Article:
Although it is conceivable that the differences we observed are due to many of our focal journals having above average APCs (Solomon & Björk, 2012b), we believe this is unlikely to be the cause. Authors in low-income countries report that a single APC can frequently consume much of a research project’s budget. Authors in low-income countries are also far more likely to use personal funds to pay APCs (Solomon & Björk, 2012a); even APCs well below the average of $904 often exceed their monthly salary (Peterson et al., 2013) or student stipend (Table 3). Of course funds to defray publication costs are clearly available to some scientists in some of these countries (Pavan & Barbosa, 2018, Figures 1 and 2). The most likely explanation for the observed results is therefore that authors are actively choosing to publish at no cost in the Parent journal instead of paying to publish in the OA Mirror (Ciocca & Delgado, 2017). The lack of OA articles by authors based in low-income countries is particularly surprising given that most of these countries are eligible for APC waivers via Elsevier’s “Research4Life” program (Table S1). We suggest there are at least three potential explanations for this. The first is that publisher policies for waiving APCs can be quite restrictive. For instance, the publisher of the journals included in our review will only waive APCs in cases where every coauthor of an article is based in a country that is waiver eligible (Elsevier, 2020). Many of the articles in our data set with first authors based in low-income countries had international collaborators in locations that rendered the articles ineligible for discounted or free publication (see also Gray, 2020). Second, it may be that authors were unaware that waivers existed (Powell, Johnson, & Herbert, 2020) or that journal or publisher’s staff failed to recognize their eligibility and offer to transfer their submission to the OA Mirror (Lawson, 2015). Finally, even large discounts on APCs are unlikely to be sufficient for many authors (Iyandemye & Thomas, 2019). This is almost certainly true for authors in countries that are bizarrely offered only partial discounts despite socioeconomic conditions that are similar to those in nearby countries where authors can publish OA at no expense (e.g., Honduras and Guatemala vs. Nicaragua, respectively; Table S1). In absolute terms, however, the minimal benefit of partial waivers may be most pronounced for authors in middle income countries such as Brazil, Mexico, South Africa, and Malaysia—especially when they engage in productive collaborations with scientists based in other middle-income countries (Smith, Weinberger et al., 2014) that are ineligible for waivers despite challenging economic conditions (Ciocca & Delgado, 2017). Regardless of the mechanism, our results suggest that waiver programs designed to increase the representation of scientists from the Global South in the OA literature by reducing APCs have at best failed to do so, and at worst had the opposite effect. Finally, our results also suggest there are some important differences in the way authors perceive Parent and Mirror journals. That there are some OA articles by authors from low-income countries in Parent journals but none in Mirror journals suggests a preference for more established titles. The same appears to be true for authors in high- and middle-income countries, who generally publish far more OA papers in Parent journals than their respective Mirrors (Figure 7). This skew is particularly notable given that publication in Gold-OA journals is increasingly required by funders in some of these countries. Finally, the results suggest that authors in two of the world’s leading producers of scientific publications—China and the United States (Zhou & Leydesdorff, 2006)—either remain wary of OA publication or do not find the incentives for publishing OA particularly compelling (Jamali, Nicholas et al., 2020; Xu, He et al., 2020). When these authors have opted for OA, the clearly prefer established Parent journals over the recently established Mirrors. Figure 7. For the 20 countries publishing the most open access (OA) articles, the number of OA articles published in Mirror journals vs. OA articles published in Parent journals. Abbreviations: DNK = Denmark, AUT = Austria, NOR = Norway, KOR = South Korea, SWE = Sweden, BEL = Belgium, CHE = Switzerland, ESP = Spain, CAN = Canada, ITA = Italy, DEU = Germany, IND = India, JPN = Japan, BRA = Brazil, AUS = Australia, FRA = France, NLD = Netherlands, GBR = Great Britain, CHN = China, USA = United States.) Figure 7. For the 20 countries publishing the most open access (OA) articles, the number of OA articles published in Mirror journals vs. OA articles published in Parent journals. Abbreviations: DNK = Denmark, AUT = Austria, NOR = Norway, KOR = South Korea, SWE = Sweden, BEL = Belgium, CHE = Switzerland, ESP = Spain, CAN = Canada, ITA = Italy, DEU = Germany, IND = India, JPN = Japan, BRA = Brazil, AUS = Australia, FRA = France, NLD = Netherlands, GBR = Great Britain, CHN = China, USA = United States.) Close modal ### 4.1. Caveats and Future Directions Inference in bibliometric studies must be drawn with care, as patterns such as those we documented are the result of a complex combination of presubmission decisions by authors and postsubmission decisions by editors. However, the ability to compare OA articles published in Mirror and Parent journals means that we can control for many of the factors influencing these decisions. Most notably, the journals in a Mirror-Parent pair have identical editorial boards, editorial philosophy, and publication priorities. Although any implicit biases held by editors against authors from particular countries would undoubtedly reduce the overall representation of these countries in the literature, the reduction would be independent of which publication type was chosen by authors. In addition, the journals in our analyses are all published by a single company—with a few exceptions (e.g., the Series B journals of the American Mathematical Society), the mirror journal concept has yet to be adopted by other publishers or academic societies. However, these journals represent a wide range of disciplines and are marketed to a global author pool and readership. As such, we believe our results are consistent with APCs being a key mechanism underlying presubmission decisions by authors (Ciocca & Delgado, 2017; Solomon & Björk, 2012a). Our results also suggest several promising directions for future research. The first is to investigate why scientists in many countries (e.g., China, United States, United Kingdom) apparently prefer publishing OA articles in Parent journals. These academic communities might consider OA Mirrors to be of lower quality (Ellers et al., 2017) or be unsure of their status with respect to funder mandates, regardless of the journal’s affiliation with an academic society, publisher, or connection with an established subscription journal (Editage, 2018). Authors may also be hesitant to consider them as outlets for their work because they do not yet have impact factors or other metrics used for evaluating personnel, programs, or institutions (Appel et al., 2019; Pavan & Barbosa, 2018; Xu et al., 2020). Finally, they might also be concerned regarding their status with respect to the OA mandates of their particular funders and institutions in light of the recent decision that Mirror journals are not “Plan S”-compliant (cOAlitionS, 2021). Second, it is unclear why single-author papers are so much more common in Mirror journals than they are in Parent journals. The choice to publish in OA Mirrors could be based on the content or format of the article (e.g., essay vs. data paper), or that particular authors have access to funds with which to pay APCs. However, it could also reflect deference by first authors to coauthors preferring to publish in Parent journals, potentially coupled with disciplinary differences in norms regarding coauthorship and author order (Fox, Ritchey, & Paine, 2018; Parish, Boyack, & Ioannidis, 2018). Although previous studies have elucidated individual author preferences regarding journal choice and manuscript submission (Rowley, Sbaffi et al., 2020), little is known about how submission choices are influenced by the preferences of co-authors. The data presented here suggest that they can be, particularly with when it comes to the decision to submit to OA outlets such as Mirror journals. Finally, our results point to the need for research on how to make waiver programs a more effective means of reducing financial barriers to OA publication. In addition to the impact of rules that limit waivers for authors from low-income countries based on where their coauthors are based, we suggest that authors in middle-income countries merit particular attention: Many are ineligible for even partial APC waivers, and even partial waivers are often insufficient. Insights into these topics will help editors, publishers, and the broader scientific community develop strategies to ensure that prestigious OA journals are truly accessible to scientists from the Global South (Rodriguez, 2014). We thank N. Emery, C. Scott, and D. Forero for assistance in gathering preliminary data for the project. M. Nuñez, A. S. Mason, three anonymous reviewers, and Ludo Waltman provided feedback on the manuscript. Audrey C. Smith: Formal analysis, Investigation, Methodology, Writing—Original draft, Writing—Review & editing. Leandra Merz: Formal analysis, Investigation, Methodology, Writing—Original draft, Writing—Review & editing. Jesse B. Borden: Formal analysis, Investigation, Methodology, Software, Writing—Review & editing. Chris K. Gulick: Formal analysis, Investigation, Methodology, Writing—Review & editing. Akhil R. Kshirsagar: Formal analysis, Investigation, Methodology, Writing—Review & editing. Emilio M. Bruna: Conceptualization, Data curation, Formal analysis, Investigation, Methodology, Project administration, Supervision, Visualization, Writing—Original draft, Writing—Review & editing. The authors have no competing interests. This research was not funded. The complete citation records were downloaded from the Web of Science Core Collection and SCOPUS; although the complete original records cannot be made available due to copyright restrictions, a processed version of these records with the additional data needed to reproduce the analyses presented here has been archived at Zenodo (https://doi.org/10.5281/zenodo.5500293). This archive also includes the version of the R code used to process the raw data, carry out the analyses on the processed data, and create the figures, tables, and manuscript. Updates to the code will are available on Github (https://github.com/BrunaLab/APCdiversity), where users can also make suggestions for improvement. 1 The world’s “developing” or “emerging” economies, primarily located in Latin America, Asia, Africa, and the Middle East (Brandt, 1980). 2 Europe/Central Asia, East Asia/Pacific, Latin America/Caribbean, Sub-Saharan Africa, South Asia, Middle East/North Africa, North America (i.e., Canada, United States). 3 High income (per capita GNI >$12,476, including both Organization for Economic Cooperation and Development (OECD) members and non-OECD members, upper middle income (per capita GNI $4,036–$12,475), Lower middle income (per capita GNI $1,026–$4,035), and Low income (per capita GNI < \$1,025).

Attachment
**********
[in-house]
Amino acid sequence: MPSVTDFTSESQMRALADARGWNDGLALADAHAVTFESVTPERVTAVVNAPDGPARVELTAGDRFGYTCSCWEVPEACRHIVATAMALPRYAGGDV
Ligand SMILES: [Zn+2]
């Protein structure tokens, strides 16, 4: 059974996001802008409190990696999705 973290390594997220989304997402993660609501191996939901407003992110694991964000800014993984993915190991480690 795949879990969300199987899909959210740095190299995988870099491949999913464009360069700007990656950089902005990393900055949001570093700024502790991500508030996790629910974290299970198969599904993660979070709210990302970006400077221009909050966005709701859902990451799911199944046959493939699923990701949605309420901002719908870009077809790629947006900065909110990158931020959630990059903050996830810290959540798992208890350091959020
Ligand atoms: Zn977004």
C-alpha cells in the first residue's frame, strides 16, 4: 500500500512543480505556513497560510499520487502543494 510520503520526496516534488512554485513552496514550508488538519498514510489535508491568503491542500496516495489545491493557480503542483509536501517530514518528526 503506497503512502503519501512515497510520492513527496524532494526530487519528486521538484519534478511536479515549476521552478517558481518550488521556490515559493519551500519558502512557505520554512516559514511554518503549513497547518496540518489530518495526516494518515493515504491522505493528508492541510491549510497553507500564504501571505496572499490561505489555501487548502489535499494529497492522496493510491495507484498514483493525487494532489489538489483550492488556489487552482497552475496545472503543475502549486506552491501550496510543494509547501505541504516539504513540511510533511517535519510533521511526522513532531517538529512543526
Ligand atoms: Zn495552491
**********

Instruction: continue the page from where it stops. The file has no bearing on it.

Appel